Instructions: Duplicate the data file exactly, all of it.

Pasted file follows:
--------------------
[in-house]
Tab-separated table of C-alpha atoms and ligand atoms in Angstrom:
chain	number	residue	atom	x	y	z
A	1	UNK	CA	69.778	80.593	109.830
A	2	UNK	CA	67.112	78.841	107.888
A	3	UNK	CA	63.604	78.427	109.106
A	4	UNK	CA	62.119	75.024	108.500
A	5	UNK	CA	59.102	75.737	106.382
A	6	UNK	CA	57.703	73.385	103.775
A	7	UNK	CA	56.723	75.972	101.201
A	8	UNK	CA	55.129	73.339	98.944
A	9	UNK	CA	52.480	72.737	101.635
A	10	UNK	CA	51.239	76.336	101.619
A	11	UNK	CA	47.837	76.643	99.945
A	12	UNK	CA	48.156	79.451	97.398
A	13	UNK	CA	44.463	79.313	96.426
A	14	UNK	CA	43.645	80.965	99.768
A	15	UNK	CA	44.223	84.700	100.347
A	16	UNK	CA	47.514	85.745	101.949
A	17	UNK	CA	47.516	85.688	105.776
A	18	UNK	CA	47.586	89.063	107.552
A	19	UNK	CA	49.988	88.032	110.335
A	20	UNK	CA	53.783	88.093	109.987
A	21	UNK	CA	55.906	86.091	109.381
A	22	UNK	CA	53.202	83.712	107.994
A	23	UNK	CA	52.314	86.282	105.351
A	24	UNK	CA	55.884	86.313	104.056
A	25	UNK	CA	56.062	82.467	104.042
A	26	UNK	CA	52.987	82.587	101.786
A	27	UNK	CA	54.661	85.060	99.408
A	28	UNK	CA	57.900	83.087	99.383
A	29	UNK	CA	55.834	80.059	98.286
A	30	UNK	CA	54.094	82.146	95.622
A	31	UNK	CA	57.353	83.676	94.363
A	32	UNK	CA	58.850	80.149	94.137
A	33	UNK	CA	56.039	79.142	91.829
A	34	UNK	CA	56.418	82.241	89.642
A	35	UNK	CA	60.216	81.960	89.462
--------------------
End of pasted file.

[in-house]
Tab-separated table of C-alpha atoms and ligand atoms in Angstrom:
chain	number	residue	atom	x	y	z
A	1	UNK	CA	69.778	80.593	109.830
A	2	UNK	CA	67.112	78.841	107.888
A	3	UNK	CA	63.604	78.427	109.106
A	4	UNK	CA	62.119	75.024	108.500
A	5	UNK	CA	59.102	75.737	106.382
A	6	UNK	CA	57.703	73.385	103.775
A	7	UNK	CA	56.723	75.972	101.201
A	8	UNK	CA	55.129	73.339	98.944
A	9	UNK	CA	52.480	72.737	101.635
A	10	UNK	CA	51.239	76.336	101.619
A	11	UNK	CA	47.837	76.643	99.945
A	12	UNK	CA	48.156	79.451	97.398
A	13	UNK	CA	44.463	79.313	96.426
A	14	UNK	CA	43.645	80.965	99.768
A	15	UNK	CA	44.223	84.700	100.347
A	16	UNK	CA	47.514	85.745	101.949
A	17	UNK	CA	47.516	85.688	105.776
A	18	UNK	CA	47.586	89.063	107.552
A	19	UNK	CA	49.988	88.032	110.335
A	20	UNK	CA	53.783	88.093	109.987
A	21	UNK	CA	55.906	86.091	109.381
A	22	UNK	CA	53.202	83.712	107.994
A	23	UNK	CA	52.314	86.282	105.351
A	24	UNK	CA	55.884	86.313	104.056
A	25	UNK	CA	56.062	82.467	104.042
A	26	UNK	CA	52.987	82.587	101.786
A	27	UNK	CA	54.661	85.060	99.408
A	28	UNK	CA	57.900	83.087	99.383
A	29	UNK	CA	55.834	80.059	98.286
A	30	UNK	CA	54.094	82.146	95.622
A	31	UNK	CA	57.353	83.676	94.363
A	32	UNK	CA	58.850	80.149	94.137
A	33	UNK	CA	56.039	79.142	91.829
A	34	UNK	CA	56.418	82.241	89.642
A	35	UNK	CA	60.216	81.960	89.462